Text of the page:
interpretation makes the most sense in your application?), tests,

and plotting predicted values 29

Interactions Between Independent Variables

(SW Section 8.3)

• Perhaps a class size reduction is more effective in some

circumstances than in others…

• Perhaps smaller classes help more if there are many English

learners, who need individual attention

∆ TestScore

• might depend on PctEL

That is, ∆ STR ∆ Y

• More generally, might depend on X 2

∆ X 1

• How to model such “interactions” between X and X ?

1 2

• We first consider binary X’s, then continuous X’s 30

(a) Interactions between two binary variables

Example: TestScore, STR, English learners

≥ ≥

 

1 if STR 20 1 if PctEL l0

 

Let HiSTR = and HiEL =

< <

 

0 if 20 0 if 10

STR PctEL

ˆ

Test S core = 664.1 – 18.2HiEL – 1.9HiSTR – 3.5(HiSTR×HiEL)

(1.4) (2.3) (1.9) (3.1)

• “Effect” of HiSTR when HiEL = 0 is –1.9

• “Effect” of HiSTR when HiEL = 1 is –1.9 – 3.5 = –5.4

• Class size reduction is estimated to have a bigger effect when the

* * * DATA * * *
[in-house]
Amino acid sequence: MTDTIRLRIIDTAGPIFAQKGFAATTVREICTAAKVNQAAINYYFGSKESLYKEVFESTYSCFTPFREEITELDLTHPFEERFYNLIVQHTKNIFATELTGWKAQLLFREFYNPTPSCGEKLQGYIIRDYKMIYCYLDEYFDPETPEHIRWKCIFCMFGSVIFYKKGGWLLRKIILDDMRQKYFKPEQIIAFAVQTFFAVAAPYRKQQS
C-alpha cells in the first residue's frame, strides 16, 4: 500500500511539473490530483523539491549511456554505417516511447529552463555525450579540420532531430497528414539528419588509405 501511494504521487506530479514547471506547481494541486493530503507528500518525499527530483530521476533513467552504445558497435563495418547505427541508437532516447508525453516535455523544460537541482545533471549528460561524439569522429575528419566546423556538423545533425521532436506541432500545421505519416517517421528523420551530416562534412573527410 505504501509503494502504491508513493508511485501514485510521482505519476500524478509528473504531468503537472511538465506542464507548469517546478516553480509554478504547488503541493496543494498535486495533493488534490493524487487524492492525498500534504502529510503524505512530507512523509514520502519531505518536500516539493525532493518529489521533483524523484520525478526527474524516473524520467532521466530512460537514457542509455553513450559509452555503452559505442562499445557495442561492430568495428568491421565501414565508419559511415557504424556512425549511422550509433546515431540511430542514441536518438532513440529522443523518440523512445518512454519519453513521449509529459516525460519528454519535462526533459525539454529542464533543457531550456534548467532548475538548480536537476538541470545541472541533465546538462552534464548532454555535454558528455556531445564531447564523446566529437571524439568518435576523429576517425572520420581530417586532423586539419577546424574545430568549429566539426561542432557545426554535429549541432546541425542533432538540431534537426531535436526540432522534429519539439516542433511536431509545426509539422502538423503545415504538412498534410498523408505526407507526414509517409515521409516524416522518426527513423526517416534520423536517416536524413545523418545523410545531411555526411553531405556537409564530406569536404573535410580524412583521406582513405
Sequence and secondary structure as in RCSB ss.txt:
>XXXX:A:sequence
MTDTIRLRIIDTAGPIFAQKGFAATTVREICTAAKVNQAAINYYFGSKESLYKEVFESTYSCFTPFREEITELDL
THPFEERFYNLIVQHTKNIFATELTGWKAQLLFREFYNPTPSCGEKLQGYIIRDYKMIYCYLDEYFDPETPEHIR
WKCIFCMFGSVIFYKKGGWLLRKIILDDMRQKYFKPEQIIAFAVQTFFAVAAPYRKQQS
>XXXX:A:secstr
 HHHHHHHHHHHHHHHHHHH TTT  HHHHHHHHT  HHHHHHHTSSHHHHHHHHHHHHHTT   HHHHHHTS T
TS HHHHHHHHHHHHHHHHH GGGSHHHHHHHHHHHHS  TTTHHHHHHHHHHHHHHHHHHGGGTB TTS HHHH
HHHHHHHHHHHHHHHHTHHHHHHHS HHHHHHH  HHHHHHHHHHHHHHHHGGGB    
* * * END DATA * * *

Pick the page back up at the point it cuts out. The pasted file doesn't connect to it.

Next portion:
percent of English learners is large

• This interaction isn’t statistically significant: t = 3.5/3.1 31

(b) Interactions between continuous and binary variables

β β β

= + D + X + u

Y i 0 1 i 2 i i

• D is binary, X is continuous

i

• As specified above, the effect on Y of X (holding constant D) =

β , which does not depend on D

2

• To allow the effect of X to depend on D, include the “interaction

×X as a regressor:

term” D i i β β β β ×X

Y = + D + X + (D ) + u

i 0 1 i 2 i 3 i i i 32

Binary-continuous interactions: the two regression lines

β β β β ×X

Y = + D + X + (D ) + u

i 0 1 i 2 i 3 i i i

Observations with D = 0 (the “D = 0” group):

i

β β

Y = + X + u The D=0 regression line

i 0 2 i i

= 1 (the “D = 1” group):

Observations with D i

β β β β

Y = + + X + X + u

i 0 1 2 i 3 i i

β β β β

+ ) + ( + )X + u The D=1 regression line

= ( 0 1 2 3 i i 33

34

35

Interpreting the coefficients

β β β β ×X

= + D + X + (D ) + u

Y i 0 1 i 2 i 3 i i i

General rule: compare the various cases

β β β β

Y = + D + X + (D×X) (b)

0 1 2 3

Now change X: β β β β

∆Y + D + (X+∆X) + [D× (X+∆X)] (a)

Y + = 0 1 2 3

subtract (a) – (b): ∆ Y

β β β β

∆X

∆Y + D∆X or = + D

= 2 3 2 3

∆ X

• The effect of X depends on D (what we wanted)

β

• = increment to the effect of X, when D = 1

3 36

Example: TestScore, STR, HiEL (=1 if PctEL 10)

ˆ

Test S core = 682.2 – 0.97 STR + 5.6 HiEL – 1.28 (STR×HiEL)

(11.9) (0.59) (19.5) (0.97)

• When HiEL = 0:

ˆ

Test S core = 682.2 – 0.97 STR

• When HiEL = 1,

ˆ

Test S core = 682.2 – 0.97 STR + 5.6 – 1.28 STR

= 687.8 – 2.25 STR

• Two regression lines: one for each HiEL group.

• Class size reduction is estimated to have a larger effect when the

percent of English learners is large. 37

Example, ctd: Testing hypotheses

ˆ

Test S core = 682.2 – 0.97 STR + 5.6 HiEL – 1.28 (STR×HiEL)